State contributions to public transit going up, but is it enough?

State contributions to public transit going up, but is it enough?
Posted at 12:20 PM, Mar 13, 2017
and last updated 2017-03-13 13:03:11-04

CINCINNATI -- February brought mixed news for public transit in the Tri-State.

On one hand, the Ohio House Finance Committee last week cleared a bill, HB 26, that, among other financial boosts for transportation projects across the state, would increase annual state funding for transit systems by as much as $10 million, from roughly $20 million to $30 million each year. The bill now faces approval by both houses of the General Assembly.

On the other hand, a recent analysis by nonprofit policy think tank, Policy Matters Ohio predicts that by fiscal year 2018-19, funding for Ohio transit systems could yield an $80 million shortfall between the state budget and recommendations presented in the Ohio Department of Transportation's 2015 Transit Needs Study.

What does that mean for the Southwest Ohio Regional Transit Authority, which operates the Cincinnati Metro bus system and oversees the city's streetcar operations?

It's unclear, according to SORTA spokeswoman Sallie Hilvers.

"We don't know what the impact will be yet for SORTA," she told WCPO.

According to ODOT's study, 2015 saw a $650 million shortfall in public transit funding across the state, a gap the agency predicts will grow as wide as $1 billion by 2025. To address this, ODOT recommended the state provide $120 million in 2015, increasing to $185 million in contributions over the course of the next decade.

Thing is, while state funding for public transit agencies across Ohio will actually increase from this year to next, it will still fall short -- very short -- of ODOT's recommendation, promising only $40 million in state funds.

The funding shortfall is exacerbated by a pending change in state tax procedure, which allowed for transit agencies to benefit from state sales tax on Medicaid managed care organizations. Beginning in 2018, state tax law will remove MCOs from the sales tax structure, which will negatively impact local sales tax revenue, as well. A one-time Band Aid was approved for 2018 to compensate for this lost revenue, but no such fix is in place for 2019.

"Ohio transit systems that depend on sales tax are losing revenue since Medicaid services no longer being taxable beginning this year," Hilvers said.

The change's impact on SORTA, though, remains unclear because, out of the state's major metropolitan regions, Hamilton County is the only one not to rely on a local sales tax to fund transit services. Rather, the majority of Metro's funding comes from the city of Cincinnati's earnings tax: The bus system receives approximately three-tenths of 1 percent of the of the earnings tax paid by people who work or live within city limits.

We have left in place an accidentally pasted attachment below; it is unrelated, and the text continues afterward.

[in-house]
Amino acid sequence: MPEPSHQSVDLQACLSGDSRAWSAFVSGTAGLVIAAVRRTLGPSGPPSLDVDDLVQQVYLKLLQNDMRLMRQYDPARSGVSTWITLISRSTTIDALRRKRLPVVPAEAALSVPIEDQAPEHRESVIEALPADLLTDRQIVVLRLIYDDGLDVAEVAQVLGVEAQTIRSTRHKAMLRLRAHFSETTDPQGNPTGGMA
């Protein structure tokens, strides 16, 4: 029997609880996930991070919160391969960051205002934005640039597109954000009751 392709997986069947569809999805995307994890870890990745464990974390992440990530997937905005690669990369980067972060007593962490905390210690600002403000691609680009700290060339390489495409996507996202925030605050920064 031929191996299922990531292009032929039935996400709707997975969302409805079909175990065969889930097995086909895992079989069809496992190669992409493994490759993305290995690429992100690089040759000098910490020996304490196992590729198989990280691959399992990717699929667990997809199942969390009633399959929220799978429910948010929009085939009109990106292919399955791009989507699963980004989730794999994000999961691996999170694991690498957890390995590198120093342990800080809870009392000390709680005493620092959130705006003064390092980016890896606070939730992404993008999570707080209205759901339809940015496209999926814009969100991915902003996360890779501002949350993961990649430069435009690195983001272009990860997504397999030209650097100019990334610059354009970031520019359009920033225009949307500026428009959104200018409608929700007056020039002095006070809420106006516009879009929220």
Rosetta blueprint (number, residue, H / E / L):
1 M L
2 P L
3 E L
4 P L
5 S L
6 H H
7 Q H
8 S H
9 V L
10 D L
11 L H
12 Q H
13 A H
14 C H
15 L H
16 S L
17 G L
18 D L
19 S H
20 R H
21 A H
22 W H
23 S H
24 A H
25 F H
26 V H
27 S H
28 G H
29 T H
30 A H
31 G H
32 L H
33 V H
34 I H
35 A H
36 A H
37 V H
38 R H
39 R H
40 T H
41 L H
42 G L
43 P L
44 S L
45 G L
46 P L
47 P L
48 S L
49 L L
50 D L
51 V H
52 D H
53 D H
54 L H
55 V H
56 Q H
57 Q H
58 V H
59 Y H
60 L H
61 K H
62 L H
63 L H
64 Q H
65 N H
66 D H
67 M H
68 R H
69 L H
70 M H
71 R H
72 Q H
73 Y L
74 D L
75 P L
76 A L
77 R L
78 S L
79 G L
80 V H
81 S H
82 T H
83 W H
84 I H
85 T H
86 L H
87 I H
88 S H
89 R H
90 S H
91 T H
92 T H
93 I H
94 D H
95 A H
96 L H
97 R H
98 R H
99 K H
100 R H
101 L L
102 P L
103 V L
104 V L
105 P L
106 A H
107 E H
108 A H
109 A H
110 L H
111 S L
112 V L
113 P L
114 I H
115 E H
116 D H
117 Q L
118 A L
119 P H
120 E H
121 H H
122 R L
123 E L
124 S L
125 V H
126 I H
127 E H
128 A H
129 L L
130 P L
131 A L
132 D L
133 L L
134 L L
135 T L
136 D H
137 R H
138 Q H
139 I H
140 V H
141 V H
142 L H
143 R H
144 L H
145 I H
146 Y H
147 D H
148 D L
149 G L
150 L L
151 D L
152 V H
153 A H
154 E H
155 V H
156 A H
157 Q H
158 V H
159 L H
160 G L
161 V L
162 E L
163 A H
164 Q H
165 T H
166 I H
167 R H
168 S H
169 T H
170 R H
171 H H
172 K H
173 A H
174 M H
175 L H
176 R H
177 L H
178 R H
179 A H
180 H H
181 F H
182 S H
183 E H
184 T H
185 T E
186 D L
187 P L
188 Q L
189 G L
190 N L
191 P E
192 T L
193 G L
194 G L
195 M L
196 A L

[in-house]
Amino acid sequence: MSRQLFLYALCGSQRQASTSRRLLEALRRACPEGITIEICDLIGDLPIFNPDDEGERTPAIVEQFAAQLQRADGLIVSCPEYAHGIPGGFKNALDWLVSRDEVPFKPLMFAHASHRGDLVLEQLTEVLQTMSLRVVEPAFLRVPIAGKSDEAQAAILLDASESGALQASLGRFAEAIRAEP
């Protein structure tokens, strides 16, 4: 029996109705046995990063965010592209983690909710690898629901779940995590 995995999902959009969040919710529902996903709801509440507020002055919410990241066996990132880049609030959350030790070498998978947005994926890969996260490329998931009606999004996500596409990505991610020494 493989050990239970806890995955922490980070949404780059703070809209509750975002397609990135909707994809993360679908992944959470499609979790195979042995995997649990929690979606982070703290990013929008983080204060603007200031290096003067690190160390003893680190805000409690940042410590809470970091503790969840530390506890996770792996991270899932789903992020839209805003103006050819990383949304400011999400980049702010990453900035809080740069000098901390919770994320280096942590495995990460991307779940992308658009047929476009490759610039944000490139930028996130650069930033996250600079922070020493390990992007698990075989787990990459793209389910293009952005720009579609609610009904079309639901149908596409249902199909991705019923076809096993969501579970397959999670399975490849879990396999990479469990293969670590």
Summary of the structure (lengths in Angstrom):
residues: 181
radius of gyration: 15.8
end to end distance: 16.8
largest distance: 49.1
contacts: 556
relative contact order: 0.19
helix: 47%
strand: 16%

In 2017, that totals nearly $54 million, or 56 percent of Metro's $96.1 million budget for 2017. Here's a breakdown of this year's funding sources:


Notably the smallest piece of the pie: state funding, coming in at $800,000, or .8 percent of Metro's budget.

SORTA's need for more money is clear: A report released to the transit agency earlier this year shows the agency is staring down the barrel of a more than $300 million shortfall over the next 10 years, and ridership has been decreasing slowly in recent years, meaning a slight drop in fare revenue.

This prompted SORTA's board of trustees to call on transit officials to assemble the Metro Futures Task Force in 2016, which -- among other recommendations -- presented the board with three possible sales tax options that could appear on the 2017 ballot: a half-cent, a three-fourths cent and a 1-cent sales tax increase, countywide. The task force found that only the three-fourths cent and 1-cent options would be sufficient to close the budget gap.

But Hamilton County Commissioner Todd Portune, a Democrat, said he doubts a local sales tax levy could gain support among Hamilton County voters. In a previous interview with WCPO, Portune said, "I don't think it will pass. There's so many reasons why any kind of opposition to this tax will send it down.

"It's the wrong time. It's the wrong year," he said. 

In the meantime, the General Assembly still must approve the measure before any of the state's struggling transit agencies could see any of that additional $10 million, and the bill does not specify which agencies would receive any aid.

Pat LaFleur reports on transportation for WCPO. Connect with him on Twitter (@pat_laFleur).